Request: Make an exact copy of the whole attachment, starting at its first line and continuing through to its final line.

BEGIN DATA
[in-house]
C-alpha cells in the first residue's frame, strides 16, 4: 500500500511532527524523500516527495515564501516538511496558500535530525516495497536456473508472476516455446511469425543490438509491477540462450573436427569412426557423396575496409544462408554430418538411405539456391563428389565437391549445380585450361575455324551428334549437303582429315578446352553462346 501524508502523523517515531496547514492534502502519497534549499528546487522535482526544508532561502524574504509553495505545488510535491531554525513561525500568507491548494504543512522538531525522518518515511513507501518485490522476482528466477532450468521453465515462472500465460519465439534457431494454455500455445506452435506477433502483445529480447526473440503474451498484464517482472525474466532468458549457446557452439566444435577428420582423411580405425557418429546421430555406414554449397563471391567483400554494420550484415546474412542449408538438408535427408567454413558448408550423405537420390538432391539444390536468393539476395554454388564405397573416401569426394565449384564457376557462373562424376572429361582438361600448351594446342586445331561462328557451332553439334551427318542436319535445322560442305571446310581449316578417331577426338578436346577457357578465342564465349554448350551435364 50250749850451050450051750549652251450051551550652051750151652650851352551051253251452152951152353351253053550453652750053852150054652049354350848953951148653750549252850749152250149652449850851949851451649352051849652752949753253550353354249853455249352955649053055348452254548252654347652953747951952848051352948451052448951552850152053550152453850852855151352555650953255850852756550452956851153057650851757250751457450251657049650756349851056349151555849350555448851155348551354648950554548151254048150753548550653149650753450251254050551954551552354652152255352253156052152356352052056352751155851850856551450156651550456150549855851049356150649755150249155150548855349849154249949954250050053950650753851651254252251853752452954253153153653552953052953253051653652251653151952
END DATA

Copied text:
[in-house]
C-alpha cells in the first residue's frame, strides 16, 4: 500500500511532527524523500516527495515564501516538511496558500535530525516495497536456473508472476516455446511469425543490438509491477540462450573436427569412426557423396575496409544462408554430418538411405539456391563428389565437391549445380585450361575455324551428334549437303582429315578446352553462346 501524508502523523517515531496547514492534502502519497534549499528546487522535482526544508532561502524574504509553495505545488510535491531554525513561525500568507491548494504543512522538531525522518518515511513507501518485490522476482528466477532450468521453465515462472500465460519465439534457431494454455500455445506452435506477433502483445529480447526473440503474451498484464517482472525474466532468458549457446557452439566444435577428420582423411580405425557418429546421430555406414554449397563471391567483400554494420550484415546474412542449408538438408535427408567454413558448408550423405537420390538432391539444390536468393539476395554454388564405397573416401569426394565449384564457376557462373562424376572429361582438361600448351594446342586445331561462328557451332553439334551427318542436319535445322560442305571446310581449316578417331577426338578436346577457357578465342564465349554448350551435364 50250749850451050450051750549652251450051551550652051750151652650851352551051253251452152951152353351253053550453652750053852150054652049354350848953951148653750549252850749152250149652449850851949851451649352051849652752949753253550353354249853455249352955649053055348452254548252654347652953747951952848051352948451052448951552850152053550152453850852855151352555650953255850852756550452956851153057650851757250751457450251657049650756349851056349151555849350555448851155348551354648950554548151254048150753548550653149650753450251254050551954551552354652152255352253156052152356352052056352751155851850856551450156651550456150549855851049356150649755150249155150548855349849154249949954250050053950650753851651254252251853752452954253153153653552953052953253051653652251653151952